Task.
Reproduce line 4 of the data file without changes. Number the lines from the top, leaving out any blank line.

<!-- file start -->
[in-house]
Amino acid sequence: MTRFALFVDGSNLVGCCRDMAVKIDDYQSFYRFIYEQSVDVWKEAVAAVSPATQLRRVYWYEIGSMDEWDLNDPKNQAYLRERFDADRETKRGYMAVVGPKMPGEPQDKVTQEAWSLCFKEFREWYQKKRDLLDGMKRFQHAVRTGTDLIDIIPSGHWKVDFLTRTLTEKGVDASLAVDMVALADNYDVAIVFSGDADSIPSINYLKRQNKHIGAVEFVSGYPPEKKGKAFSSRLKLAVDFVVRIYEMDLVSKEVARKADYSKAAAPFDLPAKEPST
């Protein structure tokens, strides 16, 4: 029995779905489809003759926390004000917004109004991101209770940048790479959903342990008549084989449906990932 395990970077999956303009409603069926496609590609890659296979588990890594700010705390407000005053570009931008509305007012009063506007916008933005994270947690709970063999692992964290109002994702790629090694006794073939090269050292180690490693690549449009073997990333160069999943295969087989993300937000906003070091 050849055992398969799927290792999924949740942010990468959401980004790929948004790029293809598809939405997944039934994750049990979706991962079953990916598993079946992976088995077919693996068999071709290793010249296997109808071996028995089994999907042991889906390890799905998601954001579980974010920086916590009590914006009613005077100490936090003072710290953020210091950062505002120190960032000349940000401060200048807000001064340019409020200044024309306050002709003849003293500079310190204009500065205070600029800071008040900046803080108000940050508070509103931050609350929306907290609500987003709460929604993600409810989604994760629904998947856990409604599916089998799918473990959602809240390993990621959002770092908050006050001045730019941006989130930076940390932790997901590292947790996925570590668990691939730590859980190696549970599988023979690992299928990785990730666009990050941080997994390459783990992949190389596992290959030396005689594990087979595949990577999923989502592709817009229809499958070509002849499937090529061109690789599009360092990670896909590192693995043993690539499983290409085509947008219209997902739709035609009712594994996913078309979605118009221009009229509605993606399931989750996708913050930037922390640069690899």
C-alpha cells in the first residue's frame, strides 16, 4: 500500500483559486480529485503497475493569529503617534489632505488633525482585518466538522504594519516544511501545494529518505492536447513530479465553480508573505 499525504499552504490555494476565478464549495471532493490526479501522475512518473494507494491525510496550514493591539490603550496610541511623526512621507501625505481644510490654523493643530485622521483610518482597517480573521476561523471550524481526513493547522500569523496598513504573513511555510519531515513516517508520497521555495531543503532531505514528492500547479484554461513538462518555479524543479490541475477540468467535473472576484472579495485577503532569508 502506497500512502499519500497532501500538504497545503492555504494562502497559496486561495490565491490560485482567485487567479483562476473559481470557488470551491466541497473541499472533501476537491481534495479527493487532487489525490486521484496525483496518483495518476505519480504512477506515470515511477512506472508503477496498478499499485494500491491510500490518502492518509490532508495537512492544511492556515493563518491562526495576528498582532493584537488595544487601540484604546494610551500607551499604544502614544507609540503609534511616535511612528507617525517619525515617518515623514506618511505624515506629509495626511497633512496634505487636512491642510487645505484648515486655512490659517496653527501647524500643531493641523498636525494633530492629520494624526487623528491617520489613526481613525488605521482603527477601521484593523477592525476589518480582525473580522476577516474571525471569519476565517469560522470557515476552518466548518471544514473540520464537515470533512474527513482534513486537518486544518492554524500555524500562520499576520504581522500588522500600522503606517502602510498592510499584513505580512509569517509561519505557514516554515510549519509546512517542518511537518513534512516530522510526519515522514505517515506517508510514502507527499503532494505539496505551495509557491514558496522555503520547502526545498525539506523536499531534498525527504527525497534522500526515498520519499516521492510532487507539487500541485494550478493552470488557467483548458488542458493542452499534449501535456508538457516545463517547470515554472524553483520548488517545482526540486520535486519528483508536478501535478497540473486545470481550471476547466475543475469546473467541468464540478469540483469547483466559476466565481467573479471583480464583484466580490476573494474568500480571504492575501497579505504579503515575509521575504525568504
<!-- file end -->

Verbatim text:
C-alpha cells in the first residue's frame, strides 16, 4: 500500500483559486480529485503497475493569529503617534489632505488633525482585518466538522504594519516544511501545494529518505492536447513530479465553480508573505 499525504499552504490555494476565478464549495471532493490526479501522475512518473494507494491525510496550514493591539490603550496610541511623526512621507501625505481644510490654523493643530485622521483610518482597517480573521476561523471550524481526513493547522500569523496598513504573513511555510519531515513516517508520497521555495531543503532531505514528492500547479484554461513538462518555479524543479490541475477540468467535473472576484472579495485577503532569508 502506497500512502499519500497532501500538504497545503492555504494562502497559496486561495490565491490560485482567485487567479483562476473559481470557488470551491466541497473541499472533501476537491481534495479527493487532487489525490486521484496525483496518483495518476505519480504512477506515470515511477512506472508503477496498478499499485494500491491510500490518502492518509490532508495537512492544511492556515493563518491562526495576528498582532493584537488595544487601540484604546494610551500607551499604544502614544507609540503609534511616535511612528507617525517619525515617518515623514506618511505624515506629509495626511497633512496634505487636512491642510487645505484648515486655512490659517496653527501647524500643531493641523498636525494633530492629520494624526487623528491617520489613526481613525488605521482603527477601521484593523477592525476589518480582525473580522476577516474571525471569519476565517469560522470557515476552518466548518471544514473540520464537515470533512474527513482534513486537518486544518492554524500555524500562520499576520504581522500588522500600522503606517502602510498592510499584513505580512509569517509561519505557514516554515510549519509546512517542518511537518513534512516530522510526519515522514505517515506517508510514502507527499503532494505539496505551495509557491514558496522555503520547502526545498525539506523536499531534498525527504527525497534522500526515498520519499516521492510532487507539487500541485494550478493552470488557467483548458488542458493542452499534449501535456508538457516545463517547470515554472524553483520548488517545482526540486520535486519528483508536478501535478497540473486545470481550471476547466475543475469546473467541468464540478469540483469547483466559476466565481467573479471583480464583484466580490476573494474568500480571504492575501497579505504579503515575509521575504525568504